Jane is a 34 year old woman, married with two children who commutes daily, from Burlington. She’s an immigrant from Ghana who is in her second year of the George Brown Practical Nursing Program thanks to a scholarship from the Michael “Pinball” Clemons Foundation. She is now able to see an obtainable career which will impact her family in a positive way.
Nathan is 20 years old and a former student at the Ambassador School. He has been involved with the Children’s Aid Society since the age of four, when he was frequently witness to and the target of significant abuse. During his adolescent years, Nathan moved continuously from group home to group home and became increasingly involved with gang activity and drug use. After being stabbed in the arm in an incident with a rival gang member, Nathan was approached by a friend who had recently graduated from the Ambassador School and recommended it to him. Encouraged by his friend’s success, Nathan contacted the program and enrolled in September of 2010. Prior to become an Ambassador student, Nathan had been suspended or expelled from every school program he had ever attended. At the Ambassador School, he found the support, encouragement, and resources necessary to not only commit to completing school, but to excel. While at the Ambassador School, Nathan attended every single day. He discovered an interest in history, music, and dance, and worked hard at sharing his story with as many young people as he possibly could through the Ambassador SpeakOut Program: during the two years he was an Ambassador student, Nathan spoke to nearly 4,000 Grade 7 and 8 students about his experiences. Nathan recently graduated from high school as an Ambassador School student. He is currently working on saving money for college and developing a growing music career.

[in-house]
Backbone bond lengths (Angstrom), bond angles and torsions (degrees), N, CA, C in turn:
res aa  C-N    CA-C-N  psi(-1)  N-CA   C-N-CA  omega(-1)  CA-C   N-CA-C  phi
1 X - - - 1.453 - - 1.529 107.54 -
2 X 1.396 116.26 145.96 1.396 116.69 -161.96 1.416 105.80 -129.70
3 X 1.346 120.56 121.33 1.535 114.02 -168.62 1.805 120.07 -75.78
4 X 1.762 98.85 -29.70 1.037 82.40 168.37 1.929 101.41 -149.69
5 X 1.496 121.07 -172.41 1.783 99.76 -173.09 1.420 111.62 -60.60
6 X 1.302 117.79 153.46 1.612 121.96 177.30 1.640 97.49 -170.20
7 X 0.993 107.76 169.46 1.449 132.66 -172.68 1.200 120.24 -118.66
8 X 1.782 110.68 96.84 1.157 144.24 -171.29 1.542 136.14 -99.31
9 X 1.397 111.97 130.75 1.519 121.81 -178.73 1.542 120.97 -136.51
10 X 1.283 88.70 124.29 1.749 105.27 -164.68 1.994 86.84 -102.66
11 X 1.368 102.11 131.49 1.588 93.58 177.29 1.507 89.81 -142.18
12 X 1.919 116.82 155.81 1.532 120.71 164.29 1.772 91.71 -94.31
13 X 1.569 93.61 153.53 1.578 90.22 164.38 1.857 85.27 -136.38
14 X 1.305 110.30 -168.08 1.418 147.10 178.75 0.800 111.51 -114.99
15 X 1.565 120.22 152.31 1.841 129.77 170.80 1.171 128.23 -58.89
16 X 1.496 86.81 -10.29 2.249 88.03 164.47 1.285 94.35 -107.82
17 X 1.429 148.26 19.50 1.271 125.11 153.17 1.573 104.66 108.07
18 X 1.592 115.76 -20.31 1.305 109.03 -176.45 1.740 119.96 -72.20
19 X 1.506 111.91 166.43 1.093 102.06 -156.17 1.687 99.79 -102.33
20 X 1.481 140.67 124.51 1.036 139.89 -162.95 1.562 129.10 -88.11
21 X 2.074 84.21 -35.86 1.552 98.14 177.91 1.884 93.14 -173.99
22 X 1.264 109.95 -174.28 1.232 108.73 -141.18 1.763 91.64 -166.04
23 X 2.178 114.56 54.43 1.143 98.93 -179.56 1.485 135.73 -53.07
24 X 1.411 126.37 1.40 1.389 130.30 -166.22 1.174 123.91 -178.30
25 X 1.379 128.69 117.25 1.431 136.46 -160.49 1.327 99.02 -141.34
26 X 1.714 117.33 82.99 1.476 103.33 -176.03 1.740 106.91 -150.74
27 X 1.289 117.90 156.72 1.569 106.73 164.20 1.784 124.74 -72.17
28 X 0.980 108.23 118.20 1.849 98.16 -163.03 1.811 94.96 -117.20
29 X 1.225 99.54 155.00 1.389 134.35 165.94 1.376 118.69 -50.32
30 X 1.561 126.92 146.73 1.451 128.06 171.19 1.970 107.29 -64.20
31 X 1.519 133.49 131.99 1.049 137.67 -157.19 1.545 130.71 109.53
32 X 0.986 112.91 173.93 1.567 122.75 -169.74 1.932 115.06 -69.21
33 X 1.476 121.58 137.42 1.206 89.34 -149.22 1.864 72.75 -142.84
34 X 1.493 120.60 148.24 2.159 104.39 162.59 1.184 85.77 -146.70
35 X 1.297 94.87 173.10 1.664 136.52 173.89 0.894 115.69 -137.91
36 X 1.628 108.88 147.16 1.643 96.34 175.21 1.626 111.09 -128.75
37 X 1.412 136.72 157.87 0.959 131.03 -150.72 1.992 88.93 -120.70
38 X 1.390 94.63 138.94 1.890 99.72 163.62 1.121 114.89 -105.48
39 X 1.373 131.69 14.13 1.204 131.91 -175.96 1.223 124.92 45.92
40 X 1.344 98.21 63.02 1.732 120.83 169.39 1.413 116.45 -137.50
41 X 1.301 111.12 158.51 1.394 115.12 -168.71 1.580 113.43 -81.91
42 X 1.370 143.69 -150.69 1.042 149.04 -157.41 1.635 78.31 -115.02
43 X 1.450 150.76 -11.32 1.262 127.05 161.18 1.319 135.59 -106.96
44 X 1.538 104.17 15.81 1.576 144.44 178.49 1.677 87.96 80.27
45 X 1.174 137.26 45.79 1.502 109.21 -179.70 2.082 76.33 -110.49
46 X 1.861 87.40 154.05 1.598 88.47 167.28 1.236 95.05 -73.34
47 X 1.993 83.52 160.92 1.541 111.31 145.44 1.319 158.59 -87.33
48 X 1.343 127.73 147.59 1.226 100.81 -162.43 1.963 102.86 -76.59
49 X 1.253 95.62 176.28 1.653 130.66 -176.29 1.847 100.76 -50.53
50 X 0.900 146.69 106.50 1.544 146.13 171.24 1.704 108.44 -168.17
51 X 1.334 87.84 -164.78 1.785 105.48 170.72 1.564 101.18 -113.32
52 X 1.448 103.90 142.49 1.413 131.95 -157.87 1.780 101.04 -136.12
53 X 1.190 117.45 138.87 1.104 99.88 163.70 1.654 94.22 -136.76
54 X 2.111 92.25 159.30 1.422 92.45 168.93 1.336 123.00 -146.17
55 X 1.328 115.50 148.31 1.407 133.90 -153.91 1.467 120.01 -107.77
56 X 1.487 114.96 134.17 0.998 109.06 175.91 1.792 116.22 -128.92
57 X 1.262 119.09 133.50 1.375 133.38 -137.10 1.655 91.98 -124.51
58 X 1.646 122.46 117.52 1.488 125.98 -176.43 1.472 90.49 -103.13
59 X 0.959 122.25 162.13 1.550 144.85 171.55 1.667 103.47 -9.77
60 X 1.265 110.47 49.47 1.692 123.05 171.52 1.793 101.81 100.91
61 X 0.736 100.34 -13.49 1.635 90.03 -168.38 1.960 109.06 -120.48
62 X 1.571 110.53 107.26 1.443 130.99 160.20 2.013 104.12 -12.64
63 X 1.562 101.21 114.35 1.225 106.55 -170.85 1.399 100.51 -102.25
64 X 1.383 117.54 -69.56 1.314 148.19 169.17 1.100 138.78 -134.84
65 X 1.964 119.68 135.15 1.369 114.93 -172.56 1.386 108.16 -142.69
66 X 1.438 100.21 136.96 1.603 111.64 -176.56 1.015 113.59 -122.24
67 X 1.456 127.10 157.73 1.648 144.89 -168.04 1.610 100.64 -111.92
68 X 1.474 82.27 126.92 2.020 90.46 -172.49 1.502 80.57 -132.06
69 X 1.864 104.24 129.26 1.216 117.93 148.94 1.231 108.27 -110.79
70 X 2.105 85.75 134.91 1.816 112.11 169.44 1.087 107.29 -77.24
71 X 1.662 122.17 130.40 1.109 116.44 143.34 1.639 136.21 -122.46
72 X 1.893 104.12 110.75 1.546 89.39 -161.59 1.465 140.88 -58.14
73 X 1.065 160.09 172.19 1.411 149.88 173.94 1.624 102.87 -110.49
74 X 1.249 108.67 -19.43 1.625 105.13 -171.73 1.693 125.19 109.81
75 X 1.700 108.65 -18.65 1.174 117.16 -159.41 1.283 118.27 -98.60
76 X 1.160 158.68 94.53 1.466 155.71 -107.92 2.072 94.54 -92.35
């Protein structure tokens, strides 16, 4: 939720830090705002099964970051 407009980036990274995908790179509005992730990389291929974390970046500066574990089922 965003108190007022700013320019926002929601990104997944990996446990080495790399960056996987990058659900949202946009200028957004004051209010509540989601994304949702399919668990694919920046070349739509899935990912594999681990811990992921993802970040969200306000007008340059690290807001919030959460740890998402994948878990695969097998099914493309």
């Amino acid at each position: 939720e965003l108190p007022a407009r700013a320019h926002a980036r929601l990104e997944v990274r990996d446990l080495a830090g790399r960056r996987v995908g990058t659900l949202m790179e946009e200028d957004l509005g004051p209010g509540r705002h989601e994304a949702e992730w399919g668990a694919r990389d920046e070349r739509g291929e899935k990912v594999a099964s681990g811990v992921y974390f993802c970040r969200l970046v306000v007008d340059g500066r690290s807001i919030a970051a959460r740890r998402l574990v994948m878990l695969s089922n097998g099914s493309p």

“The Ambassador School got me on the right track. My goal now is to go to college and study business so I can start my own computer business.” – Brandon, current Ambassador School student
Nancy says that coming to YWS was like being welcomed into a “home”. The youth and staff became her family. “I am the impact of donations to the shelter. What I have achieved would not have been possible without all those who support YWS. If I former resident of YWS can come back and give, then anyone can give. It does not have to be a big donation, many small donations can make a difference.” (Nancy, now a public health nurse).